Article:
Jane Addams to Madeline McDowell Breckinridge, November 30, 1914


November 30, 1914

My dear Mrs. [Breckinridge]: --

There are so many demands in every possible direction for a Women's Peace Meeting that I am inclined to see what I can do toward helping to call such a meeting together.

Mrs. Pethick Lawrence, as well as Madame Rosika Schwimmer, have been staying at Hull-House for the last ten days; they are both, as you know, quite keen that women should take a very definite part in the final adjustment. Mrs. Pethick Lawrence has already formed committees in New York, Boston and Washington (the Washington people, I am afraid, consisting largely of the Congressional Union membership) and a big women's meeting is to be called for January.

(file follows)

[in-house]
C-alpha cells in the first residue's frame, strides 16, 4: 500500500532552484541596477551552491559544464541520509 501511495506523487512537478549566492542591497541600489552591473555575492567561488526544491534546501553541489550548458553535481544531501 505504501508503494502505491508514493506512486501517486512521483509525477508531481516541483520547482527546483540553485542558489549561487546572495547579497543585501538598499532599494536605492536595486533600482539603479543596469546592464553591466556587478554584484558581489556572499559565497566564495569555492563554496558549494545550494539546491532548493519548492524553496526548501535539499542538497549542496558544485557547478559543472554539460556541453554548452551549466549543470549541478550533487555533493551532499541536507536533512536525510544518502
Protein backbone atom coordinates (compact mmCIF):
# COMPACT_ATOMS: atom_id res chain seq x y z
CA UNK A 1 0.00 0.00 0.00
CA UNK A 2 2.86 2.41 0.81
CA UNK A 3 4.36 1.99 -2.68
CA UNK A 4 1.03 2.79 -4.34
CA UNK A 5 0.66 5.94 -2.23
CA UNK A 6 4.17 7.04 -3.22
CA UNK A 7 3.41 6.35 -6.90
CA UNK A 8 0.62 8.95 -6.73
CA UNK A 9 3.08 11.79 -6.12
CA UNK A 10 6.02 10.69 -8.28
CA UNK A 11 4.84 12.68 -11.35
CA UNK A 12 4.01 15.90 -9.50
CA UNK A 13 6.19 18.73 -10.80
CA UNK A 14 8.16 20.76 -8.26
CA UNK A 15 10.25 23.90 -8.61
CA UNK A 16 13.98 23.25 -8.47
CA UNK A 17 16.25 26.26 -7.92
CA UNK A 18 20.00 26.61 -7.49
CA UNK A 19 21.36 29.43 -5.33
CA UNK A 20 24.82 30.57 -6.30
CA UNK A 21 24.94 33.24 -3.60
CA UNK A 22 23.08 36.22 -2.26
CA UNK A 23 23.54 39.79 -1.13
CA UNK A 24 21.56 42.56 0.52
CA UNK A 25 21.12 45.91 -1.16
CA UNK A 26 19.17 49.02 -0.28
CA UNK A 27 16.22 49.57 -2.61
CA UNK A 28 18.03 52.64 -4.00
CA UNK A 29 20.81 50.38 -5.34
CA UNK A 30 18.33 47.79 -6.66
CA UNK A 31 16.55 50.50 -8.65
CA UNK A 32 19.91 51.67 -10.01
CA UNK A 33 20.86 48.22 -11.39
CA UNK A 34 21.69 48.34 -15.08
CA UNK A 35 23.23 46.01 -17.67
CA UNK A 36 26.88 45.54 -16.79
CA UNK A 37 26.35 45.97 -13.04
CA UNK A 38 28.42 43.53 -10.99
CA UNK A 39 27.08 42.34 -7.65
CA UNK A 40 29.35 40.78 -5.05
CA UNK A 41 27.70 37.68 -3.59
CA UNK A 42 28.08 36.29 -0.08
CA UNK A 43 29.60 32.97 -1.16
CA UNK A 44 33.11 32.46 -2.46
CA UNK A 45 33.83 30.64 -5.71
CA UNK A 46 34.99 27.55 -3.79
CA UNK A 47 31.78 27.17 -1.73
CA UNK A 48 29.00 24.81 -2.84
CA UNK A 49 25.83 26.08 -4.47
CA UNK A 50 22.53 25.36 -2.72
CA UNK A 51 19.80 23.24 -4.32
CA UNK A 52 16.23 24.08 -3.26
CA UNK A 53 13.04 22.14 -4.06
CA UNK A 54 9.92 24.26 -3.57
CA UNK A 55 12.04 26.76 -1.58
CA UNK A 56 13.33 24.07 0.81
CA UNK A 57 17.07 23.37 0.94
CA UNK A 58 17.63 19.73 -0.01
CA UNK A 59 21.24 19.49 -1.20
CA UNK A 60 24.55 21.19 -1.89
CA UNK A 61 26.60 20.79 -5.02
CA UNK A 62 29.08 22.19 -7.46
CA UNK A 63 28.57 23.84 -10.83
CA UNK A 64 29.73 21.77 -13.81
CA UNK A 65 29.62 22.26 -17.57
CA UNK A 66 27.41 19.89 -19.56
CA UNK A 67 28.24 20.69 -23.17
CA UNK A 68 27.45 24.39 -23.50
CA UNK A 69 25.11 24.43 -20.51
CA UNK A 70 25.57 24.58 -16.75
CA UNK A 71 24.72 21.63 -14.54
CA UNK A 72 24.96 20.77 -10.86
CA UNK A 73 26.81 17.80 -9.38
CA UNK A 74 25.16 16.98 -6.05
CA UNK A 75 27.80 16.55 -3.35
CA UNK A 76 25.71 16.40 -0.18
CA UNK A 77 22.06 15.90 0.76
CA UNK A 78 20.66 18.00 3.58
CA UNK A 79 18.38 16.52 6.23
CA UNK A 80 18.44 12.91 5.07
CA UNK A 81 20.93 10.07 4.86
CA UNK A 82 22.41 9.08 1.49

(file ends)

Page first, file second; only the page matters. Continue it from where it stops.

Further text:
Personally, I should rather have a meeting of "social workers" and others representing the new point of view -- the saving of life by all sorts of social devices, and have men as well as women invited. Perhaps the two things are not mutually exclusive, however, and we can have the women's meeting <the> day following the meeting of the others.

I have written Mrs. Whitehouse that something of the sort is being contemplated. I hope we retain such enthusiasm as hers which is, of course, a very wonderful asset in this women's "War against War" movement.

You will have to defend me to Miss Shaw the next time you are in New York. She evidently feels that I should not have withdrawn my name, but I think the situation was changed when it transpired that I was the only vice-president. It put me again in a position of responsibility which I was not willing to assume.

Always affectionately yours,
Jane Addams. [signed]

Mrs. Desha [Breckinridge]
Lexington, Kentucky.